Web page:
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Two Meditations On Mni Sose, Water, Mother Earth and Standing Rock

Mountain Journal's Poet In Residence Lois Red Elk Unveils A New Work Focussed On The Missouri River

For the Dakota and Lakota, the river that begins at Three Forks and eventually marries the Mississippi is known as 
Mni Sose. "Mini Sose translates to mean turbid water," says Mountain Journal's poet in residence Lois Red Elk who this week is freshly back from delivering readings at the High Plains Book Festival in Billings.

For others, who have paddled the Missouri River through the national monument section known as the White Cliffs (given the name by Lewis & Clark) and who enjoy exploring stretches further downstream in the Missouri Breaks and the badlands heading toward Fort Peck where Red Elk resides and is a teacher, the Mighty Mo is also known as the Big Muddy.

Think of it: the catchment area of the Missouri River—the full extent of the basin's water drainage—covers one-sixth of the land mass of the U.S.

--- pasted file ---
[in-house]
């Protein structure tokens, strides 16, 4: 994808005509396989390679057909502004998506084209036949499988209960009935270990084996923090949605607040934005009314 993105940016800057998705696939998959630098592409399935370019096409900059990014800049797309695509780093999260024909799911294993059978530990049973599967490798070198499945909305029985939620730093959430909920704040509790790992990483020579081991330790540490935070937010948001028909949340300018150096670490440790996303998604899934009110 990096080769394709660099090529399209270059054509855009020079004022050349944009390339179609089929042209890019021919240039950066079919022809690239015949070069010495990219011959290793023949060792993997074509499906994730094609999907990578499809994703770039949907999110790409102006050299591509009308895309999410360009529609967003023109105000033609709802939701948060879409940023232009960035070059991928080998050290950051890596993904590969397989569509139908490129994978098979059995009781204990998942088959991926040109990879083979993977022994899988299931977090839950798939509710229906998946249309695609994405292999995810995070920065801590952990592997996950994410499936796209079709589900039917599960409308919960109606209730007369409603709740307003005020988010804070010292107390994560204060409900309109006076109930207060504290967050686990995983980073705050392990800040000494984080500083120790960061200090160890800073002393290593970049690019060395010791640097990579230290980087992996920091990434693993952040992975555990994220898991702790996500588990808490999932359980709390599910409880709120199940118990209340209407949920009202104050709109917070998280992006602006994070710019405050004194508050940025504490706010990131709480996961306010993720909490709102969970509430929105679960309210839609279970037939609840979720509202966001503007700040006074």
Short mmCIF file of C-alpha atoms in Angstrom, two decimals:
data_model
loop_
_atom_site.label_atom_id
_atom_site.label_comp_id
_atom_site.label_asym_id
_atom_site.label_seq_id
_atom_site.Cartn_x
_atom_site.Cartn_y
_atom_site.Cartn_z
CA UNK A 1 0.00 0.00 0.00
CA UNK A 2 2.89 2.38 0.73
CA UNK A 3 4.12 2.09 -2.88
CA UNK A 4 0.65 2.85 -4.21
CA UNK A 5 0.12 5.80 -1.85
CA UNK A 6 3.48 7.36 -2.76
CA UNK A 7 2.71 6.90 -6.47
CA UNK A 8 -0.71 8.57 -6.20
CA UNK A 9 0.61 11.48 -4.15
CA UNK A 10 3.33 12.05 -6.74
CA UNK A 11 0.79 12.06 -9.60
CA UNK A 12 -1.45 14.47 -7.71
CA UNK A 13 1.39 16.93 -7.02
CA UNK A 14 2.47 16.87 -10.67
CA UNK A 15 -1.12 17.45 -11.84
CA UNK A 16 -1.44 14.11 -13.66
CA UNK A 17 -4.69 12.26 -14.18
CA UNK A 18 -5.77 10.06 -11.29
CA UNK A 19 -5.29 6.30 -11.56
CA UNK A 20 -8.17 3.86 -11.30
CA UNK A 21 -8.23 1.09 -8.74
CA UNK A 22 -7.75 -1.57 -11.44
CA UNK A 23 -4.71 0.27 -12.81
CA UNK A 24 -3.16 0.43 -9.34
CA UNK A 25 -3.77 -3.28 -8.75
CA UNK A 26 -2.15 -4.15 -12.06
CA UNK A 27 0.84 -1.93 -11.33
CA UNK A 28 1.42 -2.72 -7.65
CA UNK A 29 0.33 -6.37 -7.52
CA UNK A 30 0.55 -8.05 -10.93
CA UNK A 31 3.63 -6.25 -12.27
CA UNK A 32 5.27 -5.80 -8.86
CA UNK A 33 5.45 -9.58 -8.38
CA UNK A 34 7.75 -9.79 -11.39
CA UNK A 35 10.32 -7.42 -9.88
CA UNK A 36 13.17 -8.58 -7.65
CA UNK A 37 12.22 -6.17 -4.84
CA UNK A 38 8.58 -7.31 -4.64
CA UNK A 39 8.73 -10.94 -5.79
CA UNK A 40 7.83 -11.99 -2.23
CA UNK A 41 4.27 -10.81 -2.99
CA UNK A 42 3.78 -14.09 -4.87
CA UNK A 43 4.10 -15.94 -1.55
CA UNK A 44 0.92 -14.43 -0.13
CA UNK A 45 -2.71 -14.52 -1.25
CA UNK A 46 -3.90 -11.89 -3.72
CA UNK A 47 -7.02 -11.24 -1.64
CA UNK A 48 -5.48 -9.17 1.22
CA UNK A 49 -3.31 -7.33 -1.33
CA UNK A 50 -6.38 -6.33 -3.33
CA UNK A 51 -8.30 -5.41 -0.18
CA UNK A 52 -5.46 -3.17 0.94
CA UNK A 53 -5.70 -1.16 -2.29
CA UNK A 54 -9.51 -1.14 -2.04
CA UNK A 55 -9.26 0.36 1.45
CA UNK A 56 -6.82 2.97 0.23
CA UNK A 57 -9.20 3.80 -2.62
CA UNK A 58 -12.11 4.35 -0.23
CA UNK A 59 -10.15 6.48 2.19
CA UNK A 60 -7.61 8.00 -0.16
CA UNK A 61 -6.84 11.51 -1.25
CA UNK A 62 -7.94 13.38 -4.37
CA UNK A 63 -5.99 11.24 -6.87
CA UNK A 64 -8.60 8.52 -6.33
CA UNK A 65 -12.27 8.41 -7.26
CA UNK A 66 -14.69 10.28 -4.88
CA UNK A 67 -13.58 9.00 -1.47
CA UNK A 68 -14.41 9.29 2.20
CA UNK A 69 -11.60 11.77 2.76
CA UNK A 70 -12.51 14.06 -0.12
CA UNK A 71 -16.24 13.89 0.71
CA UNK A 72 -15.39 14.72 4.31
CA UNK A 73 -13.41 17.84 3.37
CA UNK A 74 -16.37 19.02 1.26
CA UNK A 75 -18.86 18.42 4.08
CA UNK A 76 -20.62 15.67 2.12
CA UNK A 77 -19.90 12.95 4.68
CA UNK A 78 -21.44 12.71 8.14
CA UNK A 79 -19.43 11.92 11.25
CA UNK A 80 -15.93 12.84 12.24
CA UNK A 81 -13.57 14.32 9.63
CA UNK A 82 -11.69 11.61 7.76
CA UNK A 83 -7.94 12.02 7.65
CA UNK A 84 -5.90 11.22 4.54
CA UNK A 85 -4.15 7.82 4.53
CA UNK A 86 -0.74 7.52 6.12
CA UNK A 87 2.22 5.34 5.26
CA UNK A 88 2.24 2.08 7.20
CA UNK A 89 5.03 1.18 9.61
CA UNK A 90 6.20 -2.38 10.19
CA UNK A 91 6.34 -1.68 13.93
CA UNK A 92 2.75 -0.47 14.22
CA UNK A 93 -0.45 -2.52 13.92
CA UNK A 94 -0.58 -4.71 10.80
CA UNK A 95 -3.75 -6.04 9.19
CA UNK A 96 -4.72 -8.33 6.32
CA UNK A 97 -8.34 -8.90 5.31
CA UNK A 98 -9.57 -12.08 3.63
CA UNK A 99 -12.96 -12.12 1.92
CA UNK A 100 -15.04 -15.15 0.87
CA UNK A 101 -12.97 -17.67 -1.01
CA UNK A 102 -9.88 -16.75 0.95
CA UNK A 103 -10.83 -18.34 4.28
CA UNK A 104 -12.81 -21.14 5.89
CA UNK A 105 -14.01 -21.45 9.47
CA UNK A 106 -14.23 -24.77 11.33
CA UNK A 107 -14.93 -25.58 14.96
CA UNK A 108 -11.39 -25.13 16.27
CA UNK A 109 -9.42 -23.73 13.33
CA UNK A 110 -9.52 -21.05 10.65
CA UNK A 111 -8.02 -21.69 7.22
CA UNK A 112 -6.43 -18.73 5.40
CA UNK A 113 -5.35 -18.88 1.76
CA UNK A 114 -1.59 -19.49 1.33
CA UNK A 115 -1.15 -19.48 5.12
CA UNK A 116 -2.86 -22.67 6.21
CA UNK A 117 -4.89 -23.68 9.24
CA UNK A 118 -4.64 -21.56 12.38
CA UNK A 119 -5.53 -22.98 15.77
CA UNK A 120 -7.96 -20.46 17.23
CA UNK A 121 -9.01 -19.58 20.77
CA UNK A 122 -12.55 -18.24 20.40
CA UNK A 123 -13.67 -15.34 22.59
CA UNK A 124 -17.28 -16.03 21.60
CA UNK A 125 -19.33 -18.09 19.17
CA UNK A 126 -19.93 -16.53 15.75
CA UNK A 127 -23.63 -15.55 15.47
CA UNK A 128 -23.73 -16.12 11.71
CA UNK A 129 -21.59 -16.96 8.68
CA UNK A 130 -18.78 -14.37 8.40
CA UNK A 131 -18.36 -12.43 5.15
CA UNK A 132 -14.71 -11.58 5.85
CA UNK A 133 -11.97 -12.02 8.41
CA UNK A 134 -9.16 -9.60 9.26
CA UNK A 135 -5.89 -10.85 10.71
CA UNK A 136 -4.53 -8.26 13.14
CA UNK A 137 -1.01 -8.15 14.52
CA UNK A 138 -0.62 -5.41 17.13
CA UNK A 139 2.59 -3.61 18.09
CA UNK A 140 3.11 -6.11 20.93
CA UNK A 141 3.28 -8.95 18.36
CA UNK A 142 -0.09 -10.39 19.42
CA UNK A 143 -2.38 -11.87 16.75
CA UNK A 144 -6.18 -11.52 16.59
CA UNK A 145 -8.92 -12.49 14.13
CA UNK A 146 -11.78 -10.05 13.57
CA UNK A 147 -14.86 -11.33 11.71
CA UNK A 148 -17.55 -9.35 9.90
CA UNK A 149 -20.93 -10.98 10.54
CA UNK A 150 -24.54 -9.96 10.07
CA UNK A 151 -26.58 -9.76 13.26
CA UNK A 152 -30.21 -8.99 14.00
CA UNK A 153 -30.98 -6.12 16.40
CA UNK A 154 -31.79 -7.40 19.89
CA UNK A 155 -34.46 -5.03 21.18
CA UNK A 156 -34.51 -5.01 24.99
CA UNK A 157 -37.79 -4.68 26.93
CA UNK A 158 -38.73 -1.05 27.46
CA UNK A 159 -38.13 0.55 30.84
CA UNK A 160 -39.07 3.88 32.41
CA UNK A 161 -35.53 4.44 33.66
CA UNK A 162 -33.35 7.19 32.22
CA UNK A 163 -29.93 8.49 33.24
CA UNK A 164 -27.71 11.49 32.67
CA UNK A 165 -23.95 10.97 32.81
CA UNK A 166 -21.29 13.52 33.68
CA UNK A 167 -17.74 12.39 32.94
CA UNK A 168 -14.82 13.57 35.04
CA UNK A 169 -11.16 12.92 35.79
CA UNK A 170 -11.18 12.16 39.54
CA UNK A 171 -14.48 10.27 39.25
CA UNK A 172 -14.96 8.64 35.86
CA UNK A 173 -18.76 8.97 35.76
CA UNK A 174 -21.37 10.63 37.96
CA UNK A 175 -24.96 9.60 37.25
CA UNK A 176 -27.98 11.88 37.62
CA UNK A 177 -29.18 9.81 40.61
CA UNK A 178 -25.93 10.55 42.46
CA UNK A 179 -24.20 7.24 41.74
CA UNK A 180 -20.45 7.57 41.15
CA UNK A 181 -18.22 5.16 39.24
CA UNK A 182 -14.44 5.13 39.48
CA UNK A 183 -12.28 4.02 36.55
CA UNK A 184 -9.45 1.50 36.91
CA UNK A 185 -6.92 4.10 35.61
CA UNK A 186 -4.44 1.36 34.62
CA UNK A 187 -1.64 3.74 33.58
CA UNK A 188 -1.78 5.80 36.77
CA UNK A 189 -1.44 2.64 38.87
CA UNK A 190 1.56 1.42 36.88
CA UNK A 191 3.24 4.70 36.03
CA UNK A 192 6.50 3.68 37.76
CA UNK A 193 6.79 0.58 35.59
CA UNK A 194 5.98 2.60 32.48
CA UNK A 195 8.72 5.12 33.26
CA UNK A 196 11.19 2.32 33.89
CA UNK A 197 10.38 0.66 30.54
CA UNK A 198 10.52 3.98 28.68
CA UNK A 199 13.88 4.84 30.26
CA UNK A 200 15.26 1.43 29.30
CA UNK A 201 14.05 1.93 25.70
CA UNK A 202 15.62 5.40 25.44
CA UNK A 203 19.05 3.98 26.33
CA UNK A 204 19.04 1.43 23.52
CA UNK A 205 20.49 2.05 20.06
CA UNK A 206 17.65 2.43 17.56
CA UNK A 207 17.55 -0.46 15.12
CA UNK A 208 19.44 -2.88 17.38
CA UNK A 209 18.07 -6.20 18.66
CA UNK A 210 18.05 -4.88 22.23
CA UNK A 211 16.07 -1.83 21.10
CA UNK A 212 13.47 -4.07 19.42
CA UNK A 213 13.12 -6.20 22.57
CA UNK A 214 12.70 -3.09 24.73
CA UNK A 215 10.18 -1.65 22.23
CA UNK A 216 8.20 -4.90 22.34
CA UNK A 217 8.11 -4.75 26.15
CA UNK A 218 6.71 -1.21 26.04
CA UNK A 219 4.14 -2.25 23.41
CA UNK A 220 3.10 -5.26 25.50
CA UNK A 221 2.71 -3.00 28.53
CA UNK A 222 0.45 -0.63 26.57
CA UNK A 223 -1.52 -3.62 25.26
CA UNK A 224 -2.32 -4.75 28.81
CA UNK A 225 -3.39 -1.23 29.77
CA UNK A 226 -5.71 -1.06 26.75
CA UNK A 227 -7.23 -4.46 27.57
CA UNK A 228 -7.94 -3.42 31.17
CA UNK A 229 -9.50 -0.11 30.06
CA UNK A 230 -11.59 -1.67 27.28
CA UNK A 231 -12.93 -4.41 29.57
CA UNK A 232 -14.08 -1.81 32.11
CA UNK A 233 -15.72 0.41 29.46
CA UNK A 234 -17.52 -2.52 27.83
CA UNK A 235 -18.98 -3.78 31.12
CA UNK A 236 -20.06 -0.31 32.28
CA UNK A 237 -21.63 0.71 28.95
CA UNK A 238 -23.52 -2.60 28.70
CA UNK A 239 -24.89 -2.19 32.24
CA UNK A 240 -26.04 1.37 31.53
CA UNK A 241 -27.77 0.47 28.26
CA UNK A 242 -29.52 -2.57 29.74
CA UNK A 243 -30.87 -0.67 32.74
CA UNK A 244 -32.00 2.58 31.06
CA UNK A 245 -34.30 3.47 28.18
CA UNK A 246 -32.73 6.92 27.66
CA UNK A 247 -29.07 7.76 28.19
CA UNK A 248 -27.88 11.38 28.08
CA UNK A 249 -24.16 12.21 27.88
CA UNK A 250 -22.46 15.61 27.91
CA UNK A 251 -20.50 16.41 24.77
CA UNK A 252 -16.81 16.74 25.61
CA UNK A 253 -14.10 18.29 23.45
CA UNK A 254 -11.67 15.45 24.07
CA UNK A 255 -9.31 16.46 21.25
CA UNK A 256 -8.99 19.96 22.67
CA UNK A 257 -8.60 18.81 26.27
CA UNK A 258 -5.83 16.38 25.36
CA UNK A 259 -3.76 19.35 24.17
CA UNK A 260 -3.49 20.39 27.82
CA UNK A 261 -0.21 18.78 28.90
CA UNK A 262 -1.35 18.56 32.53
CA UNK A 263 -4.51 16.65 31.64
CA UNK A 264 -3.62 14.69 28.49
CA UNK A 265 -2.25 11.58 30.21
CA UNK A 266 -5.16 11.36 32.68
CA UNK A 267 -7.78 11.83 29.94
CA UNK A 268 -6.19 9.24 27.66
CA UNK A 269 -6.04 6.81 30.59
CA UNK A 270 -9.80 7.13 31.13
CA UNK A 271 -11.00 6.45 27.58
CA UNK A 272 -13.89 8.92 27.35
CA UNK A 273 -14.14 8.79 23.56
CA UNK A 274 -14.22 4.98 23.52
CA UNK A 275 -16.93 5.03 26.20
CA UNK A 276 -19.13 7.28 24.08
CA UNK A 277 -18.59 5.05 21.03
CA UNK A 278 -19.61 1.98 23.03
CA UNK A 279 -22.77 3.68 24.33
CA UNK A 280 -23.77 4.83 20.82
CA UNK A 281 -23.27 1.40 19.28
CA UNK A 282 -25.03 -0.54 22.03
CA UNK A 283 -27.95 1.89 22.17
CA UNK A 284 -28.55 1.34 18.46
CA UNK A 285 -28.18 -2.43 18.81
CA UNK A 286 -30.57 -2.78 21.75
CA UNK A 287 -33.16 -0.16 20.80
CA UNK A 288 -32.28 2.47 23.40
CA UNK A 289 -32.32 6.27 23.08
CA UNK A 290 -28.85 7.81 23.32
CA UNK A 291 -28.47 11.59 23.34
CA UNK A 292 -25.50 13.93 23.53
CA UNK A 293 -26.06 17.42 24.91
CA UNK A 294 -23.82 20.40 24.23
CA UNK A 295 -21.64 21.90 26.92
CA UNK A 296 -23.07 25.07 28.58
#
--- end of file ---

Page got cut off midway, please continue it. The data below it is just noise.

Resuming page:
In this time of seasonal change occurring in the weather and on the land, Red Elk offers two poems for reflection.  The first is a work titled "Fish Butte" from her collection Dragonfly Weather published by Lost Horse Press in 2013.  The second is "Camp of Prophecy" based upon the actual prophecy pertaining to the Missouri that flows through the Standing Rock Reservation. Only a year ago, amid the tense presidential election season, Standing Rock became a cultural flashpoint for reflecting on American values, racism, the legal standing of treaties and the eternal wisdom of caring for nature as an essential part of spiritual reverence, humility and survival. 

Standing Rock and the battle over the pipeline was not, is not, a spectator event for the Dakota/Lakota. Nor is it just about moving oil through a tube. For those from afar or even in Minot who would argue it is an issue about not-in-my-backyard, the question is would they want it passing through theirs? And how would they make sense of 150 years of broken promises, verbal and legal that have been made? 

As always, Lois Red Elk, a magical realist, speaks insight in her narrative poetry, with words and symbols that, like the Missouri itself, transcends culture.

Enjoy. —TW

               Fish Butte by Lois Red Elk

It happens every time I look deep into the dark
turbid water of Mni Sose.  View is the sure